By Cheryl Kawaja
Although the O-Train is only carrying 17 per cent of its capacity, OC Transpo officials say they are pleased by the public’s acceptance of the new service.
“Everybody is really satisfied with the service,” says Mario Peloquin, manager for light rail.
OC Transpo initially expected up to 6,400 passengers a day, fuelled by curiosity and free fares between October, when the service started, and December.
But in January only about 5,000 passengers per day used the new light-rail service.
“We did experience a decline in ridership,” Peloquin says. “We expected the numbers to go down a little bit.”
The trains can hold up to 285 passengers per trip and run 104 trips a day for a total capacity of about 30, 000 passengers a day.
That means the trains are carrying about a sixth (16.6 per cent) of their potential capacity .
Peloquin says he can’t say what this means financially. “We don’t have a financial goal for the train. There’s no revenue target because it is a pilot project – to see if people like it, if they want it.”
David Jeanes, spokesman for Transport 2000 Canada — a group that promotes environmentally sound transportation alternatives — says he doesn’t think the O-Train is making money. He points out that most public transportation routes in the city turn a profit.
The $26-million O-Train was $2 million over-budget. The train runs north-south from Bayview station near LeBreton Flats to Greenboro Station at South Keys. Commuters pay the standard $2.25 fare for bus or train and are able to transfer between both.
About 70 per cent of passengers using the O-Train are commuters going to work or school, according to a survey released in January by OC Transpo,
Peloquin says he now expects the numbers to stay constant at about 5,000 a day.
That’s not good enough for Jeanes.
“We think the numbers are reasonable given the level of service but they could be much better,” he says. “The main thing is there has to be better service on evenings and weekends and better publicity about it.”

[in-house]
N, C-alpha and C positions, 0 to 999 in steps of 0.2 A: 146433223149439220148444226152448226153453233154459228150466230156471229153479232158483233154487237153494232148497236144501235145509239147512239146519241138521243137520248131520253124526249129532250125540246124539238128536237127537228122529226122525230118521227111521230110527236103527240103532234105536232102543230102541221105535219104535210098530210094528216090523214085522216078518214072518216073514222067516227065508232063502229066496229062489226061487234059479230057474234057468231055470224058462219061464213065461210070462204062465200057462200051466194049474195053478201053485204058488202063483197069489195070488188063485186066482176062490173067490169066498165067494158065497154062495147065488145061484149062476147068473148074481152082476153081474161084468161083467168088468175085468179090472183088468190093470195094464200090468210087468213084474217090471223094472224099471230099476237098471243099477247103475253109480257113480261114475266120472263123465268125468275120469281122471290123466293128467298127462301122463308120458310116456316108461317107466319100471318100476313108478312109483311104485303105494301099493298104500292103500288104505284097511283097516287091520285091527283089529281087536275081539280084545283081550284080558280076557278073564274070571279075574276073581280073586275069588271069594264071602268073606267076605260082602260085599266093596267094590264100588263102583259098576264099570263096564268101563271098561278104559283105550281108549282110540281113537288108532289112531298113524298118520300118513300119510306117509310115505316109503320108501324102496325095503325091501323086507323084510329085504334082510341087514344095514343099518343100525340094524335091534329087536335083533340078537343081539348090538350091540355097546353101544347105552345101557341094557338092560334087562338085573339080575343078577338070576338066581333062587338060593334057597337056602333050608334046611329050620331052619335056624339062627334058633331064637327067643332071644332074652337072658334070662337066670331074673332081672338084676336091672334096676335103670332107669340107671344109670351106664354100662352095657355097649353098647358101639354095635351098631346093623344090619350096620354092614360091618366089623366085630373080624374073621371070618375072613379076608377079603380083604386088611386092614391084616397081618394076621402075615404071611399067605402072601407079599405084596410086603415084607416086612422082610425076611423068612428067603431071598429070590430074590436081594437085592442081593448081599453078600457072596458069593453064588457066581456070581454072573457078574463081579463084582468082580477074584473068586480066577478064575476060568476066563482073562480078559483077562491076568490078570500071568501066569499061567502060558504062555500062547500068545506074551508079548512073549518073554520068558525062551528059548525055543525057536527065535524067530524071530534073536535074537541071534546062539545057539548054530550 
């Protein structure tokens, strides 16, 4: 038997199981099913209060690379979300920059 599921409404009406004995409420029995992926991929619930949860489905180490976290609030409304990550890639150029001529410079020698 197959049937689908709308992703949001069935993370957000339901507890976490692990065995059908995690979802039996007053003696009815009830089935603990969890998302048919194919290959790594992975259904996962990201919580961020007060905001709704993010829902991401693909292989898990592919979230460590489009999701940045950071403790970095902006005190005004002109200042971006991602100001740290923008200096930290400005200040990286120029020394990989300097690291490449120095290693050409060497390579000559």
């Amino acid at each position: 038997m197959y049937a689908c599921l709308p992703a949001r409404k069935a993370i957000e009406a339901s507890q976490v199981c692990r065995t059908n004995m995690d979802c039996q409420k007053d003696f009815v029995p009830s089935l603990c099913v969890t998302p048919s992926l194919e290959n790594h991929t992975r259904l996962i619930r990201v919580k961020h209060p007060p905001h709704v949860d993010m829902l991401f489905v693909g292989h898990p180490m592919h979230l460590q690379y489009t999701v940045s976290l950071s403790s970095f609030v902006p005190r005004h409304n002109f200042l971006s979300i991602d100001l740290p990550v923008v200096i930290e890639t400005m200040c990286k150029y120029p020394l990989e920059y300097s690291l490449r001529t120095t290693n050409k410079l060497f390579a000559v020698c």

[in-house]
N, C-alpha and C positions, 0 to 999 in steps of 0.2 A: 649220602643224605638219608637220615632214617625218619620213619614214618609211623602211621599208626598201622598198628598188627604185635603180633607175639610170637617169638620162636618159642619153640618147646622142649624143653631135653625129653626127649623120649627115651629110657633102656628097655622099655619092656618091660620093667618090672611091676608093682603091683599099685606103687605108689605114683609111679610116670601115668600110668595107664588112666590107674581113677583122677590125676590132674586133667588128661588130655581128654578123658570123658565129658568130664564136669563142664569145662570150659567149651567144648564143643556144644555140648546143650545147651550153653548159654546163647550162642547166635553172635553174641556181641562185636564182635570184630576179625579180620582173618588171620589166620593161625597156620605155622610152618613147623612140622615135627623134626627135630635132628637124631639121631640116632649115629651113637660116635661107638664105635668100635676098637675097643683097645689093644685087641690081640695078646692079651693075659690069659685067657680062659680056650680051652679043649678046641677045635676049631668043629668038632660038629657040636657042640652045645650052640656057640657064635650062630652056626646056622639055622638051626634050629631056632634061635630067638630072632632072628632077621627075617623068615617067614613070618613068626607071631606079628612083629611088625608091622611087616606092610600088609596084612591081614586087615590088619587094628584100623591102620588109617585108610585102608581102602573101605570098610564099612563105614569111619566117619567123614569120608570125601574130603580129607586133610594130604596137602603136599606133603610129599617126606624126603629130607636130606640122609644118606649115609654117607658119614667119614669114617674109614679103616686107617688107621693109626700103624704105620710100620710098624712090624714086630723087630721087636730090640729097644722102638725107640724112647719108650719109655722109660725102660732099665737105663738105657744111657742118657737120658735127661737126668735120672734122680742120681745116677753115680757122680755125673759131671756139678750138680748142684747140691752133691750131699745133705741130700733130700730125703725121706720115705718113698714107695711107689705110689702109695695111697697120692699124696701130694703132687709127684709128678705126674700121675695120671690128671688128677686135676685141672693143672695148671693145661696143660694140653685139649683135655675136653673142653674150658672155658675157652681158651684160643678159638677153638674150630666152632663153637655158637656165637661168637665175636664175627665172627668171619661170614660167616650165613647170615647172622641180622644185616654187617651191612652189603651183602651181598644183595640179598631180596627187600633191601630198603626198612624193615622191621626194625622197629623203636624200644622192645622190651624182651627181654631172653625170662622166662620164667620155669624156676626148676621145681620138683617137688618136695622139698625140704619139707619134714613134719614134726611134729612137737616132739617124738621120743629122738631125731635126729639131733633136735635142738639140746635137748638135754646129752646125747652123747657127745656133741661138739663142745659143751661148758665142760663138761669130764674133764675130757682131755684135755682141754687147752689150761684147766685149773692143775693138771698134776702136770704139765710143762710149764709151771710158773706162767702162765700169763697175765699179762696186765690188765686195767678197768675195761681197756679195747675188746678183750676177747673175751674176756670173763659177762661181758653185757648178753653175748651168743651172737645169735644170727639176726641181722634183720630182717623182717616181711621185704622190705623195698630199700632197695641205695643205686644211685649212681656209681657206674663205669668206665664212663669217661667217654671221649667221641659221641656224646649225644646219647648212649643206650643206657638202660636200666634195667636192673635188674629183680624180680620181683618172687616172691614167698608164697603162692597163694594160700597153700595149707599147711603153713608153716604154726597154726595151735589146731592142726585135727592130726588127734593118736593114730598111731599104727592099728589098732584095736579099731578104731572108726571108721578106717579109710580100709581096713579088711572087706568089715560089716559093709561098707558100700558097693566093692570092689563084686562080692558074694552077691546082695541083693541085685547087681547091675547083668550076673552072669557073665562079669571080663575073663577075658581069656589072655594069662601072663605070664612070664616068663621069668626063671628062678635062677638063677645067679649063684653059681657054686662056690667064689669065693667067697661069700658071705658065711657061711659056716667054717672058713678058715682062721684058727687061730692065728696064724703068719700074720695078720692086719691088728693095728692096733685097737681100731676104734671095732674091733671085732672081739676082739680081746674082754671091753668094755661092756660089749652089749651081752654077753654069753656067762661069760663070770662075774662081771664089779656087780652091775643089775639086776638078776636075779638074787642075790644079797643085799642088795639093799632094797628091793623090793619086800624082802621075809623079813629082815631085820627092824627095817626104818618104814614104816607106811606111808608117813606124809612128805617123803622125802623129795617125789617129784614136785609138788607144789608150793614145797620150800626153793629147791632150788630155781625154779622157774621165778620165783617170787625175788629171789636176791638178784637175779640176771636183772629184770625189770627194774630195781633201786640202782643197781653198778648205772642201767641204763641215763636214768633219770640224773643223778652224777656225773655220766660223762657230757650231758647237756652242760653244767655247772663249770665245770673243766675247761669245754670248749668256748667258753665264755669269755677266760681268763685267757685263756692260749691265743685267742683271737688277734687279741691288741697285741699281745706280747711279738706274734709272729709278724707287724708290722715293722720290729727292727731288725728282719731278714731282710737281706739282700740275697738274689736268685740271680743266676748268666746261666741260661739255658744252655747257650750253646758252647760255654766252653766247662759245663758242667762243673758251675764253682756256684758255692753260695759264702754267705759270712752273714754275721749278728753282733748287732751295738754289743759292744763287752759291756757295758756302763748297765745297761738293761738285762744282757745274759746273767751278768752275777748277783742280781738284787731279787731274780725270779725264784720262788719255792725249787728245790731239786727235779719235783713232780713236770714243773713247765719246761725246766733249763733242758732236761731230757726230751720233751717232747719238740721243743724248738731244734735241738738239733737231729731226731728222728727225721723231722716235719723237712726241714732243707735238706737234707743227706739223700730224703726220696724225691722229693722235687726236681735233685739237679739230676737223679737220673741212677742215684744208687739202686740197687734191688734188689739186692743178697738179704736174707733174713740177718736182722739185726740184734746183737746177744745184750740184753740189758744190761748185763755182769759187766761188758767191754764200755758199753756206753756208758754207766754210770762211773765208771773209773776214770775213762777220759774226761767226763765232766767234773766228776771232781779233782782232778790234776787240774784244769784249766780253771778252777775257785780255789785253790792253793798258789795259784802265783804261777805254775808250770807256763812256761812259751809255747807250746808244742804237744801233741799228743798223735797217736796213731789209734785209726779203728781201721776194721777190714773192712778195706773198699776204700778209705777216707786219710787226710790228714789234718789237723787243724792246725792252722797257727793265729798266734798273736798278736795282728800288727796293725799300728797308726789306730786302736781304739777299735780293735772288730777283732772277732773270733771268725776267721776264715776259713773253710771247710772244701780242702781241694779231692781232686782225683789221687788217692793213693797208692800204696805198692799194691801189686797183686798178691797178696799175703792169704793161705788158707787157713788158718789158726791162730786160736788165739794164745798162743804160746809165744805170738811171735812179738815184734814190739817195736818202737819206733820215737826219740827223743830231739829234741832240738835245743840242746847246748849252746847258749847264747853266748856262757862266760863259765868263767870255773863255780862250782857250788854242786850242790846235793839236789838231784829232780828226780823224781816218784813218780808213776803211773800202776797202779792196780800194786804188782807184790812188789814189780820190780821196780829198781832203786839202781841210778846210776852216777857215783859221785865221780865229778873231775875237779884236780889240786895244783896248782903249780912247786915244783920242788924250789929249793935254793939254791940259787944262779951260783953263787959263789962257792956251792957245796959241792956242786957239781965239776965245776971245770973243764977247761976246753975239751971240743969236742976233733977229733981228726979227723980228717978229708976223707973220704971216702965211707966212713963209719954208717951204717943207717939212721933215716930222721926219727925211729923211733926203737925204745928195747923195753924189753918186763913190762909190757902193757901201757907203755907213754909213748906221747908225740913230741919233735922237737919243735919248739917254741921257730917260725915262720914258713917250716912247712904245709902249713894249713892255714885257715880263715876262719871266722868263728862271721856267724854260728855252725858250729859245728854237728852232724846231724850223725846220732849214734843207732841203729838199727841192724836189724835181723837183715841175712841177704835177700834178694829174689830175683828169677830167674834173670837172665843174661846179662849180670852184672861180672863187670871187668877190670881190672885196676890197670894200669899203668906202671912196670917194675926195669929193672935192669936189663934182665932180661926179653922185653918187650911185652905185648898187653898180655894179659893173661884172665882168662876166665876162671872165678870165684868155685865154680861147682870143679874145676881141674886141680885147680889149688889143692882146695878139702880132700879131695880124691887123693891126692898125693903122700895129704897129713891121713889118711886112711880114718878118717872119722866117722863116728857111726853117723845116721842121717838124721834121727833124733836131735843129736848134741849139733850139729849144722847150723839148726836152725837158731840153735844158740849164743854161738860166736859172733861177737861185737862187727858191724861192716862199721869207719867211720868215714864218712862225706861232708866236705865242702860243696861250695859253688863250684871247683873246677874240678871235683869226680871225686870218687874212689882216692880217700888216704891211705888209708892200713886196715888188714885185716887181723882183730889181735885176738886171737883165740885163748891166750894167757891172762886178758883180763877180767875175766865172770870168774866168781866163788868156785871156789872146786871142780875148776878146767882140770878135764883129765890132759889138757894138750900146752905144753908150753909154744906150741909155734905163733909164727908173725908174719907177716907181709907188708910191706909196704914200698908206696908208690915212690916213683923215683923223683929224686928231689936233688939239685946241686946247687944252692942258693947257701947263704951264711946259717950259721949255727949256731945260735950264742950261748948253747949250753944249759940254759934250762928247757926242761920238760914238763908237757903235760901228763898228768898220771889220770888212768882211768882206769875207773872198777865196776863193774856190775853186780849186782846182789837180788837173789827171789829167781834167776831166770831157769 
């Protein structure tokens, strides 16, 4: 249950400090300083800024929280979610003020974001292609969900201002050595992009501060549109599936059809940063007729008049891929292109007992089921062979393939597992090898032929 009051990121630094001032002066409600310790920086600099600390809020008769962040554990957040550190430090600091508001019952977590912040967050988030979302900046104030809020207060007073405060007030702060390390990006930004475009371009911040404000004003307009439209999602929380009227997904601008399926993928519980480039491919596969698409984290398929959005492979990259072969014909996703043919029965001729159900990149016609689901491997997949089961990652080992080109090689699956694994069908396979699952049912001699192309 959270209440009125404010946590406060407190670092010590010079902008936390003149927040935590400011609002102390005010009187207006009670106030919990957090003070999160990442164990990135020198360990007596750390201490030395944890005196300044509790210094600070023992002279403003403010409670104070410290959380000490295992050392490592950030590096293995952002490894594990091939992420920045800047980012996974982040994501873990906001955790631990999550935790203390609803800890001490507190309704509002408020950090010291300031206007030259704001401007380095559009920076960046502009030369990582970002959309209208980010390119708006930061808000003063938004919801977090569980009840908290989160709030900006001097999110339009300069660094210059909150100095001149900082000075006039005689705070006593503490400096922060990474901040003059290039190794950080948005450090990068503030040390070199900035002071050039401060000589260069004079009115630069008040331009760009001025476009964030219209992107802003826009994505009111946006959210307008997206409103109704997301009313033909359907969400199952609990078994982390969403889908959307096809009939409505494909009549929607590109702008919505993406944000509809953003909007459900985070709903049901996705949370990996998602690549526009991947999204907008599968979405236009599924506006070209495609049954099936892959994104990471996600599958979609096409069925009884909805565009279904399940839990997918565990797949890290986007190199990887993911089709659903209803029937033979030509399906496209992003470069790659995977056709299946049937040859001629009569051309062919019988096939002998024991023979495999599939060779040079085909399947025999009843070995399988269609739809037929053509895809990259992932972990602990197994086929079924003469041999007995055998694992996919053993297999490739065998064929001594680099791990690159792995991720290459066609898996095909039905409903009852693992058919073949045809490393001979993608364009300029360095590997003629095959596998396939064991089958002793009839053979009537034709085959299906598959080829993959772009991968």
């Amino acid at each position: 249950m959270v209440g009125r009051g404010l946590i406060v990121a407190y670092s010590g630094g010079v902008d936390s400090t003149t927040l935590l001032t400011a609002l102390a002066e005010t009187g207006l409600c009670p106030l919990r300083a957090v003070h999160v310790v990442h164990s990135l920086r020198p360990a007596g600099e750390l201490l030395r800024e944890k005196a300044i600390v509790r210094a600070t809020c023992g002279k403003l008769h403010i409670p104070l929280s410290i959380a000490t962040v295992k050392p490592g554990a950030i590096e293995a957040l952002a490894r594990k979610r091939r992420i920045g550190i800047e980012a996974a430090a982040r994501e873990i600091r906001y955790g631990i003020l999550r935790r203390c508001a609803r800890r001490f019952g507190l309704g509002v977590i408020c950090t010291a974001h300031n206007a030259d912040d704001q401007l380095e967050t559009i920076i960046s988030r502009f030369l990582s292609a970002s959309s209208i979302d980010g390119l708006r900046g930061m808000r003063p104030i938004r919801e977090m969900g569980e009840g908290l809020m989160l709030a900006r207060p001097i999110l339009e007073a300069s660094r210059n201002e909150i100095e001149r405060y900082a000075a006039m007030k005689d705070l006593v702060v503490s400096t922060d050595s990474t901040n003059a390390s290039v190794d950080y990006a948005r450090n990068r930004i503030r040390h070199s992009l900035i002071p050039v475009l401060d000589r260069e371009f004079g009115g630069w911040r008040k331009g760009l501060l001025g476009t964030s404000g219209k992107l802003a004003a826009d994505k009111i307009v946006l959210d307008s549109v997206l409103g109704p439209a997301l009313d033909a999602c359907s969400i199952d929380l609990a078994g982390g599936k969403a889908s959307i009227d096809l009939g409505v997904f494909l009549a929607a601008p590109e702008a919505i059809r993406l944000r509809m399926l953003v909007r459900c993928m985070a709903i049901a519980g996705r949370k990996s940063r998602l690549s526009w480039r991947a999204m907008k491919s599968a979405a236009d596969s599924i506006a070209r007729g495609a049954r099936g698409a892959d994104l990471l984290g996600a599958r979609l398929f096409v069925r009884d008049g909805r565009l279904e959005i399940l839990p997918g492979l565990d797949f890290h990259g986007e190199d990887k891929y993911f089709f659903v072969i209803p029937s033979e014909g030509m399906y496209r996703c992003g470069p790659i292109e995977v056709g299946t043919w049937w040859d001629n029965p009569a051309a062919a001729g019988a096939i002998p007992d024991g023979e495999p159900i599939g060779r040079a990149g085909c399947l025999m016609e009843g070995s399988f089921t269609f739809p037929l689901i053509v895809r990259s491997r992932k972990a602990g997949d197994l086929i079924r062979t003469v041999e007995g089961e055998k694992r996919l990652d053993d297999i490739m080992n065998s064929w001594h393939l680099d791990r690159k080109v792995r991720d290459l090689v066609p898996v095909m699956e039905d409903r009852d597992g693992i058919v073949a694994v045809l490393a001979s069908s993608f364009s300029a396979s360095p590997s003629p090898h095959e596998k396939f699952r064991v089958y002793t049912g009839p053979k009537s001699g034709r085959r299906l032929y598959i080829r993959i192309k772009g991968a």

At the moment the trains run every 20 minutes. Jeanes says above all, “they need to get the trains operating at the planned frequency – four times an hour.”
Peloquin says that although the trains were originally going to run at 15 minute intervals, OC Transpo decided to run them every 20 minutes because the trains need to travel slowly at some crossings and the slower speed reduces noise level.
He says if the trains were to run faster – four times an hour – the tracks would have to be brought up to speed. Faster tracks he says would cost about a million dollars.
Overall, Jeanes says he’s happy the service is finally here. “People are finding that it is very reliable and not effected by the weather.”
Peloquin says a study started this month investigating the possibility of more light rail tracks in the city – – something Jeanes says should have been looked at long ago.
“We really are wasting time if we don’t get started.”
“Money is the problem,” OC Tranpso commissioner and city councillor Clive Doucet says.
The upcoming study will examine various possibilities for expansion, Doucet says. Declaring that he was very pleased with the first few months of the O-Train,
Doucet said he would like to see more light rail if it makes financial sense.
The pilot project phase of the O-Train will continue until April of 2003.
So far, Peloquin says, he considers the project to be a success.